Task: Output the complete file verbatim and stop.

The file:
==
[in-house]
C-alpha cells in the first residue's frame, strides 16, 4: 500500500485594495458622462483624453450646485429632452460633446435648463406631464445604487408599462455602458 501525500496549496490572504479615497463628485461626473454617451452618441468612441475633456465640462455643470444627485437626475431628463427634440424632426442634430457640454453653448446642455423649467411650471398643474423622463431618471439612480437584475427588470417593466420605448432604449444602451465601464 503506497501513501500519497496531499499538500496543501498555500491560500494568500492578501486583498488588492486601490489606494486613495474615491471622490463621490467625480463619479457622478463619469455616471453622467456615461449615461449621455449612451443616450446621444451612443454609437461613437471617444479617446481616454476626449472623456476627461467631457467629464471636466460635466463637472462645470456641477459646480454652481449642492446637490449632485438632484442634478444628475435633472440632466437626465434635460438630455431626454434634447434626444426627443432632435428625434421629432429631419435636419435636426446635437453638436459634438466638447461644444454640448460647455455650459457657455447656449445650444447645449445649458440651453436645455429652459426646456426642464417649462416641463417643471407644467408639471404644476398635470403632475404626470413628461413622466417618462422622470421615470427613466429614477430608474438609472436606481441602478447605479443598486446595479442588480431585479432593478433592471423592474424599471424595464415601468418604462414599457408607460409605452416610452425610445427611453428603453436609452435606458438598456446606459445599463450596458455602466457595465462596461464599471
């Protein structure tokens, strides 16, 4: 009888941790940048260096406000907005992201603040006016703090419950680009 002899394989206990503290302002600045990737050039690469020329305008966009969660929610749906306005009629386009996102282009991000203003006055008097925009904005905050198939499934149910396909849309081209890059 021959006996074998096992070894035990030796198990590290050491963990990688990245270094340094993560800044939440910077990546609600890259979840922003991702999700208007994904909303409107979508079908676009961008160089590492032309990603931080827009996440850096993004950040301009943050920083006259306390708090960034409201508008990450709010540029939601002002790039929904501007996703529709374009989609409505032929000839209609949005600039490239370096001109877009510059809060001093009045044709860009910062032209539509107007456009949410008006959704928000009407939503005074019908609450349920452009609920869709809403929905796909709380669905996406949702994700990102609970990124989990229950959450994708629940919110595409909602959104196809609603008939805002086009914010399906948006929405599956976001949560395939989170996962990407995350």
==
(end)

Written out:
[in-house]
C-alpha cells in the first residue's frame, strides 16, 4: 500500500485594495458622462483624453450646485429632452460633446435648463406631464445604487408599462455602458 501525500496549496490572504479615497463628485461626473454617451452618441468612441475633456465640462455643470444627485437626475431628463427634440424632426442634430457640454453653448446642455423649467411650471398643474423622463431618471439612480437584475427588470417593466420605448432604449444602451465601464 503506497501513501500519497496531499499538500496543501498555500491560500494568500492578501486583498488588492486601490489606494486613495474615491471622490463621490467625480463619479457622478463619469455616471453622467456615461449615461449621455449612451443616450446621444451612443454609437461613437471617444479617446481616454476626449472623456476627461467631457467629464471636466460635466463637472462645470456641477459646480454652481449642492446637490449632485438632484442634478444628475435633472440632466437626465434635460438630455431626454434634447434626444426627443432632435428625434421629432429631419435636419435636426446635437453638436459634438466638447461644444454640448460647455455650459457657455447656449445650444447645449445649458440651453436645455429652459426646456426642464417649462416641463417643471407644467408639471404644476398635470403632475404626470413628461413622466417618462422622470421615470427613466429614477430608474438609472436606481441602478447605479443598486446595479442588480431585479432593478433592471423592474424599471424595464415601468418604462414599457408607460409605452416610452425610445427611453428603453436609452435606458438598456446606459445599463450596458455602466457595465462596461464599471
């Protein structure tokens, strides 16, 4: 009888941790940048260096406000907005992201603040006016703090419950680009 002899394989206990503290302002600045990737050039690469020329305008966009969660929610749906306005009629386009996102282009991000203003006055008097925009904005905050198939499934149910396909849309081209890059 021959006996074998096992070894035990030796198990590290050491963990990688990245270094340094993560800044939440910077990546609600890259979840922003991702999700208007994904909303409107979508079908676009961008160089590492032309990603931080827009996440850096993004950040301009943050920083006259306390708090960034409201508008990450709010540029939601002002790039929904501007996703529709374009989609409505032929000839209609949005600039490239370096001109877009510059809060001093009045044709860009910062032209539509107007456009949410008006959704928000009407939503005074019908609450349920452009609920869709809403929905796909709380669905996406949702994700990102609970990124989990229950959450994708629940919110595409909602959104196809609603008939805002086009914010399906948006929405599956976001949560395939989170996962990407995350």